Why the L.A. Clippers desperately need a new big man


May 17, 2015; Houston, TX, USA; Los Angeles Clippers center DeAndre Jordan (6) looks up during the fourth quarter against the Houston Rockets in game seven of the second round of the NBA Playoffs at Toyota Center. The Rockets defeated the Clippers 113-100 to win the series 4-3. Mandatory Credit: Troy Taormina-USA TODAY Sports

It’s no secret that the Los Angeles Clippers desperately need to bolster their bench. More than anything, they need to add depth to their front court. Because no matter how good the All-NBA third team duo of Blake Griffin and DeAndre Jordan are, they need reliable backups when they’re out of the game. And simply put, Glen Davis and Spencer Hawes aren’t up to the challenge. Especially if the challenge at hand is for the Clippers to make the Western Conference Finals for the first time in franchise history.

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Although, now the offseason has rolled around and the Clippers are out of the playoff race after being eliminated in devastating fashion by the Houston Rockets, Doc Rivers has the opportunity to address his second unit. And whilst the entire bench needs to be examined — because the streaky-shooting Jamal Crawford can’t do it alone with Austin Rivers — the biggest flaw is their frontcourt rotation.

Because after Griffin and Jordan, the likes of Big Baby and Hawes bring little benefit to either end of the floor. And often do far more harm than good.

In terms of rebounding, L.A. would be lost without Jordan and Griffin. DeAndre has led the league in rebounding for the last two seasons, and reached a career high 15 boards per game this year. Griffin, on the other hand, has seen a cut in his percentage of rebounds, as Jordan is always too busy grabbing every loose ball in sight. Yet Blake’s average of 12.7 per game over the playoffs has reiterated how prominent he can be.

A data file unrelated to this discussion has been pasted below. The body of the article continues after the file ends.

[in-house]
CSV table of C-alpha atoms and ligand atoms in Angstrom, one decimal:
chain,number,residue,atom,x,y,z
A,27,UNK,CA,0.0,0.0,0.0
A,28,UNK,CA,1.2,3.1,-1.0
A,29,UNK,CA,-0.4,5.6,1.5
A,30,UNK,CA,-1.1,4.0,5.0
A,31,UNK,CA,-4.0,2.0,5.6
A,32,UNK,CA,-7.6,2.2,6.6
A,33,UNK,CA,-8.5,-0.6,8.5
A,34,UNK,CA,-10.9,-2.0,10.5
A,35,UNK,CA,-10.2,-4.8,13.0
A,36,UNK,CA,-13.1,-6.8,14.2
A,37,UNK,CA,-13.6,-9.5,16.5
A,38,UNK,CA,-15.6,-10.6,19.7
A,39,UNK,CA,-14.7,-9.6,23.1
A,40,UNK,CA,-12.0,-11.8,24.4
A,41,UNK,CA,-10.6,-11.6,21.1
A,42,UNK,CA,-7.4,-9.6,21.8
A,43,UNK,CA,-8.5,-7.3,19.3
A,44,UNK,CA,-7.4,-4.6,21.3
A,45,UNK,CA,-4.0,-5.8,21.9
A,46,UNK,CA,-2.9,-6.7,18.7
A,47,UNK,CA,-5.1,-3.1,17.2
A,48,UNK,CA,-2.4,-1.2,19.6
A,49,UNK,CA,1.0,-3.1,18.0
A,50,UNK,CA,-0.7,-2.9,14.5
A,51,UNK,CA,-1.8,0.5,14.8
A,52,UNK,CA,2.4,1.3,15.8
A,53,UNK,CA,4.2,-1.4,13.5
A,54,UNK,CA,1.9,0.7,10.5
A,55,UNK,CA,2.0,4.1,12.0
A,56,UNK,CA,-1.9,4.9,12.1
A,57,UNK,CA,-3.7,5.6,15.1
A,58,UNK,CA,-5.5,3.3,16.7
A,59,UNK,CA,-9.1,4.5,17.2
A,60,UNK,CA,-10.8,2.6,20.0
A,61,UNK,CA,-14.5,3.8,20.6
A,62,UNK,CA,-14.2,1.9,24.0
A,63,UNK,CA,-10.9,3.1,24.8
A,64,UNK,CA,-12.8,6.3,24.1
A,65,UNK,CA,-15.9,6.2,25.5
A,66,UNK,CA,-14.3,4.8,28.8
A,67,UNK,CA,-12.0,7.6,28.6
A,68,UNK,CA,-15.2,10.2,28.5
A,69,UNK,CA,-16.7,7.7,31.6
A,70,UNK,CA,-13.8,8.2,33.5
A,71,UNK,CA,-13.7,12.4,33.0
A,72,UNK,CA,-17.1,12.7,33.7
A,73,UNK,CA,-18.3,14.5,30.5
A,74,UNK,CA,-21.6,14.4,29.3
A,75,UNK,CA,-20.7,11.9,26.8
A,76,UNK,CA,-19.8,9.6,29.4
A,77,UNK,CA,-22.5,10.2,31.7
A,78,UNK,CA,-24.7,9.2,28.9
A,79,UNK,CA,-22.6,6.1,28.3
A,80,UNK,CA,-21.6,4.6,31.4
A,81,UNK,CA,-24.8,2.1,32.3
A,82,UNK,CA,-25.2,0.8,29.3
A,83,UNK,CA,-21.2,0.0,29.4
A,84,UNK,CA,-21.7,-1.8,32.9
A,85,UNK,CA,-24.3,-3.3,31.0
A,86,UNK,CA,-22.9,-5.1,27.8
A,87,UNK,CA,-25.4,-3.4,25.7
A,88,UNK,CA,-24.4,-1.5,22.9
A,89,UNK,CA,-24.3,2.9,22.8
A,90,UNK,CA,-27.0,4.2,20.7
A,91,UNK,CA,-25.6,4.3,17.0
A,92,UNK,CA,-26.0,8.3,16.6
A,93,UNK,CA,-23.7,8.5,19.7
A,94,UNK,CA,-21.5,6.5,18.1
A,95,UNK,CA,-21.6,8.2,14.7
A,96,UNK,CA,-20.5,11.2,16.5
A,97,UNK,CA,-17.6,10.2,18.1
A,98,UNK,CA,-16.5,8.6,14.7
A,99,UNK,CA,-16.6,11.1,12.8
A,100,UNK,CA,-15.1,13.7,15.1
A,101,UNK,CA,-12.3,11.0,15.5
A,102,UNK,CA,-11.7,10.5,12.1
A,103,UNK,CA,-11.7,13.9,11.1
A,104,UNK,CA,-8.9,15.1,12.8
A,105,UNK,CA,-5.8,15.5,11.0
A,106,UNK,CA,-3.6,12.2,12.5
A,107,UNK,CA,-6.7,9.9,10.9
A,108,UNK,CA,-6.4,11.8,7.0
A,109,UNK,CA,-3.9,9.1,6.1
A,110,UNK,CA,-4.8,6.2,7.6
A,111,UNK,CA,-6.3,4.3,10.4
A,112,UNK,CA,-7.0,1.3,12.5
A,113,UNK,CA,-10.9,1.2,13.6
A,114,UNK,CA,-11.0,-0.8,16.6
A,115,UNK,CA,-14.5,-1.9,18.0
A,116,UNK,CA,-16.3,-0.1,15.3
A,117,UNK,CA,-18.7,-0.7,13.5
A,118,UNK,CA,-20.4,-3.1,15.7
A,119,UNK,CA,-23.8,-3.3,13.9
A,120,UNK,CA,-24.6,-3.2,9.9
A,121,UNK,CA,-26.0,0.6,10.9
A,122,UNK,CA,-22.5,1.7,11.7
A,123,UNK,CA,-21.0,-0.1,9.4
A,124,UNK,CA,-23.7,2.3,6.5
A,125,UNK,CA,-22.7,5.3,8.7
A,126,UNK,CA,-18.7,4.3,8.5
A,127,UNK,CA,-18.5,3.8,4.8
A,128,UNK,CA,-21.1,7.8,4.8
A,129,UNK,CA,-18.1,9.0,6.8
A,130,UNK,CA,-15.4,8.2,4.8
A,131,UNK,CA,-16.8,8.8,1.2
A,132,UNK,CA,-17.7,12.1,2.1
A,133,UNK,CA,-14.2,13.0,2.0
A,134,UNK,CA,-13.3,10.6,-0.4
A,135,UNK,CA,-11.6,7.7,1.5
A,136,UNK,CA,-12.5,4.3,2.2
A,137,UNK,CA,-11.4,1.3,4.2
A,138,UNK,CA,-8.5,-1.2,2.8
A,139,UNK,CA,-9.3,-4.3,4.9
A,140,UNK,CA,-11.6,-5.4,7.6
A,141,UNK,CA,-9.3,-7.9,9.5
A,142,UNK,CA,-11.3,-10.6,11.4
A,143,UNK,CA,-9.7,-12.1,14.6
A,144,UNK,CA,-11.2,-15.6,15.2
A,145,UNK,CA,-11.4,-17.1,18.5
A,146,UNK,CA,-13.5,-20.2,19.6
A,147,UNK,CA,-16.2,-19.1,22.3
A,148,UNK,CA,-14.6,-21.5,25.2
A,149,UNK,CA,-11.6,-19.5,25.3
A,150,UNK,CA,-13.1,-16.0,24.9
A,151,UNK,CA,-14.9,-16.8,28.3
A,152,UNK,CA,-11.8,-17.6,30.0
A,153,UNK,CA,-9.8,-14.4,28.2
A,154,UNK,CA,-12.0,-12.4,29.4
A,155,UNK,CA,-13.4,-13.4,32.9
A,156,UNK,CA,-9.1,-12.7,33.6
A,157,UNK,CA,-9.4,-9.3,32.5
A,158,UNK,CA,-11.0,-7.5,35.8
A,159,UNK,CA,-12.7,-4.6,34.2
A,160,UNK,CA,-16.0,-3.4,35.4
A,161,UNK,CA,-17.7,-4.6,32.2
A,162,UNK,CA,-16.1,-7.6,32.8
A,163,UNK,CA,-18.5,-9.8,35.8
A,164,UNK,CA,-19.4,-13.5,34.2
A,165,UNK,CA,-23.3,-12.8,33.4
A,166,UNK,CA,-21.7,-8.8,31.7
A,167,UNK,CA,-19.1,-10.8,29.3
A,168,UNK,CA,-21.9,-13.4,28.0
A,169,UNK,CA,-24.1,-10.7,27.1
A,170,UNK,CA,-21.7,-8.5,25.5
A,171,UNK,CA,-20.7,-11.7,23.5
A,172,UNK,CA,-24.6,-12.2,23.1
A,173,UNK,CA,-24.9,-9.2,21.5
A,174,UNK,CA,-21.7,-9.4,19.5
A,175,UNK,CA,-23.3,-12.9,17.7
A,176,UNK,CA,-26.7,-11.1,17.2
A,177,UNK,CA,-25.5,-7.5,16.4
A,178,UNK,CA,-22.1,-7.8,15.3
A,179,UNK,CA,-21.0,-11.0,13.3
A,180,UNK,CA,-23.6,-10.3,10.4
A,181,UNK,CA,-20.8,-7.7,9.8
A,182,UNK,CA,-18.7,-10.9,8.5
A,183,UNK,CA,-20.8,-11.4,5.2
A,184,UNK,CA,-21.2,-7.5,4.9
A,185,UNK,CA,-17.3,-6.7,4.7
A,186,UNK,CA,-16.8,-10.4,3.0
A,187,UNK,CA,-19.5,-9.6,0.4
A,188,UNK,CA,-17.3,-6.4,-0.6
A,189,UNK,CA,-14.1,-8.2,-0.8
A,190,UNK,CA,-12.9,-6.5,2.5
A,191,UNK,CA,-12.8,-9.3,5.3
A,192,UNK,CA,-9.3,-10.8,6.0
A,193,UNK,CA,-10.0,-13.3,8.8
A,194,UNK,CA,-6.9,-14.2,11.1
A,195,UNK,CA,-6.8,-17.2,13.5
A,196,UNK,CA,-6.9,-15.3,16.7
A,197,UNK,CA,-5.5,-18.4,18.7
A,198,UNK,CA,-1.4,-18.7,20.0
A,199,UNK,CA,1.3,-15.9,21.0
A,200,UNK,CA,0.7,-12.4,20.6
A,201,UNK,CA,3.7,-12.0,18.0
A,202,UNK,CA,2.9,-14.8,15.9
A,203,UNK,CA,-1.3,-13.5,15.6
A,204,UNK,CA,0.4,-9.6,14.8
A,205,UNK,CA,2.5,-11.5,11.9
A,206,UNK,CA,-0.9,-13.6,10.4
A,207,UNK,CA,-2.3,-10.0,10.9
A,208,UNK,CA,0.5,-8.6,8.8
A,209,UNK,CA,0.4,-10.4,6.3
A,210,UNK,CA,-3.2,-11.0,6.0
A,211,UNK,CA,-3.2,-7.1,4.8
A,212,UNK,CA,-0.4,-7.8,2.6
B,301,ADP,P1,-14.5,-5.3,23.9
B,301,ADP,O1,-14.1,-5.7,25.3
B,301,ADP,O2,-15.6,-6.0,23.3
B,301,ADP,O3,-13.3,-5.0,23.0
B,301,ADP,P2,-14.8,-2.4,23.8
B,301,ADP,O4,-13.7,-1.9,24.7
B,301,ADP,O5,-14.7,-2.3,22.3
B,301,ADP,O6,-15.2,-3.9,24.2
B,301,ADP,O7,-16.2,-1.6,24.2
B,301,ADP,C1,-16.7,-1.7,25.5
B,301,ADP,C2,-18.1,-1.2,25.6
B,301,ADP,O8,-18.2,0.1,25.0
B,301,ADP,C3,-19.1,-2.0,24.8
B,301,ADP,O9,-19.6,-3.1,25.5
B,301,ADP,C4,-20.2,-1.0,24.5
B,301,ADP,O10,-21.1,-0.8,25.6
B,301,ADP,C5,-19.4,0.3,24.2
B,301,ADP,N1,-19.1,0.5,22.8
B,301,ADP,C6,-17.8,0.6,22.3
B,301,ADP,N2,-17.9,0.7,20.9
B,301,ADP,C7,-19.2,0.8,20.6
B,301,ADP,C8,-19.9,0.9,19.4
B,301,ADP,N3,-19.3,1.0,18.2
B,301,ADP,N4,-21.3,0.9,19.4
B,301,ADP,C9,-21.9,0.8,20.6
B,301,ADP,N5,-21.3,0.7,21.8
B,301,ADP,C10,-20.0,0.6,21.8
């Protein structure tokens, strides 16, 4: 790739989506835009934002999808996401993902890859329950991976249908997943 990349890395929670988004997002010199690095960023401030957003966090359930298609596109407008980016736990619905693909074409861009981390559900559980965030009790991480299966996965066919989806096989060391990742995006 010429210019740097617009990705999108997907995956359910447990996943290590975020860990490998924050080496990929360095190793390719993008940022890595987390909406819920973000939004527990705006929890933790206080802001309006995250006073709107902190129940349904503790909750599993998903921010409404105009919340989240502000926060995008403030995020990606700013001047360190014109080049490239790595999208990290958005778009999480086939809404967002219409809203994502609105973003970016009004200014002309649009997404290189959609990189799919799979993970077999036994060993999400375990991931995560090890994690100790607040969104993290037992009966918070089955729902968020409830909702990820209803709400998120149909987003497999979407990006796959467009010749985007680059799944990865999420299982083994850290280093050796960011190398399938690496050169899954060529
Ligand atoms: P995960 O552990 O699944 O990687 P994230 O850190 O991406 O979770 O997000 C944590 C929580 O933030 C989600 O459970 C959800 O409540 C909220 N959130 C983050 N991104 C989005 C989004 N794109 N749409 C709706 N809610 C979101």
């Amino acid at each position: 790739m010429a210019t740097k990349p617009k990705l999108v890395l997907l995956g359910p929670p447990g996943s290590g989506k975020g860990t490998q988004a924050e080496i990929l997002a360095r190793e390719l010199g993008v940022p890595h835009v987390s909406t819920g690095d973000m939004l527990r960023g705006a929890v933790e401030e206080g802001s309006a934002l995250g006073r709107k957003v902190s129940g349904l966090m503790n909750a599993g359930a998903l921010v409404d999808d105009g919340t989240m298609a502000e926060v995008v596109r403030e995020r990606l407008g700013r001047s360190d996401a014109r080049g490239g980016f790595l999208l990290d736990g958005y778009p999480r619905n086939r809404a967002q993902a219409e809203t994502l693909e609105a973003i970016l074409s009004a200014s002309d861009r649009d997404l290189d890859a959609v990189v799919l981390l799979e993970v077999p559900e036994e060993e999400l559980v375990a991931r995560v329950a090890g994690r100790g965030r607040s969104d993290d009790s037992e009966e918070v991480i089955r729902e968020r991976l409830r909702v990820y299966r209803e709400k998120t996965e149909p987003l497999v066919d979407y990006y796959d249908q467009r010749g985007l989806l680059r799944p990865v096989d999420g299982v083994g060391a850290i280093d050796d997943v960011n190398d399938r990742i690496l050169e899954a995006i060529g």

And then there’s Davis and Hawes.

The Clippers’ two All-NBA big men both did their job this year, as Jordan had a dominant rebounding percentage of 24.5, whilst Blake did his part with 7.6 boards a game. Meanwhile, Davis and Hawes both averaged less than 3.5 rebounds per game with rebounding percentages of less than 11.4.

It’s not as though Davis and Hawes need to be as terrorizing on the glass as their teammates, but if the Clippers want to be able to end the possessions of their opponents effectively, they need role players who can take care of things when Griffin and Jordan aren’t able to do so.

With Davis and Hawes, that’s not possible.

They’re the main reason why the Clippers ranked just 20th in rebounds per game and 17th in rebounding rate. On offense, they were even worse. As no matter how helpful Jordan’s 4.8 offensive rebounds per game were this year, L.A. still finished the season ranked a rather dismal 28th in offensive rebounding rate.

But it’s not just rebounding where Davis and Hawes make a minimal impact, though. The Clippers need help defensively all around. It was their lack of a gritty intensity and all-around toughness that really let them down against the Rockets. And a lot of that comes down to defense.

Chris Paul and Jordan made the All-Defensive first team this season, but they can’t do it by themseles. Matt Barnes is a tough perimeter defender, who’s often able to defend their opponent’s top wing scorer, yet the Clippers have little else when it comes to defense. And (surprise, surprise) Davis and Hawes are a big part of that.

Sorry for all the criticism, but if they did more this year it wouldn’t need to be said.

Despite the fact that the Clippers had the second best overall point differential this year of +6.6 (behind only the Golden State Warriors’ historically good +10.1), they only achieved such a high win margin because of their offense. They led the NBA in offensive efficiency with 109.8 points per 100 possessions, yet were nothing more than mediocre as a defensive team.

Apr 14, 2015; Phoenix, AZ, USA; Los Angeles Clippers forward Spencer Hawes (10) reacts after falling to the court against the Phoenix Suns at US Airways Center. Mandatory Credit: Mark J. Rebilas-USA TODAY Sports